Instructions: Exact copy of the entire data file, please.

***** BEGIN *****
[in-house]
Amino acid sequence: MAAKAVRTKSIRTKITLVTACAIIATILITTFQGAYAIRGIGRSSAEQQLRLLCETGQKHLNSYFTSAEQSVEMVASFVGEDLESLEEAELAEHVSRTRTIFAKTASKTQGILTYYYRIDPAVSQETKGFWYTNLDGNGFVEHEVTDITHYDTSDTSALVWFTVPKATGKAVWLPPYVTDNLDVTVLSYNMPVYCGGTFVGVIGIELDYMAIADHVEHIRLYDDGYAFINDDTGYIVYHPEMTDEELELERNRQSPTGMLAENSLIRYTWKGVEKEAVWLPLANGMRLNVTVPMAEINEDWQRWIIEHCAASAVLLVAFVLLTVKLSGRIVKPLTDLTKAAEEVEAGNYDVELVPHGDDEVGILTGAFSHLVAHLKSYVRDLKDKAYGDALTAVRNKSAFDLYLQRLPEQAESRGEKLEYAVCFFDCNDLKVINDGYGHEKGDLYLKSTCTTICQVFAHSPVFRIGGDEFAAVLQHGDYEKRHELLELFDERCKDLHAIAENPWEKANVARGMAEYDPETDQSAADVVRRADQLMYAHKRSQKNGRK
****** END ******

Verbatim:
[in-house]
Amino acid sequence: MAAKAVRTKSIRTKITLVTACAIIATILITTFQGAYAIRGIGRSSAEQQLRLLCETGQKHLNSYFTSAEQSVEMVASFVGEDLESLEEAELAEHVSRTRTIFAKTASKTQGILTYYYRIDPAVSQETKGFWYTNLDGNGFVEHEVTDITHYDTSDTSALVWFTVPKATGKAVWLPPYVTDNLDVTVLSYNMPVYCGGTFVGVIGIELDYMAIADHVEHIRLYDDGYAFINDDTGYIVYHPEMTDEELELERNRQSPTGMLAENSLIRYTWKGVEKEAVWLPLANGMRLNVTVPMAEINEDWQRWIIEHCAASAVLLVAFVLLTVKLSGRIVKPLTDLTKAAEEVEAGNYDVELVPHGDDEVGILTGAFSHLVAHLKSYVRDLKDKAYGDALTAVRNKSAFDLYLQRLPEQAESRGEKLEYAVCFFDCNDLKVINDGYGHEKGDLYLKSTCTTICQVFAHSPVFRIGGDEFAAVLQHGDYEKRHELLELFDERCKDLHAIAENPWEKANVARGMAEYDPETDQSAADVVRRADQLMYAHKRSQKNGRK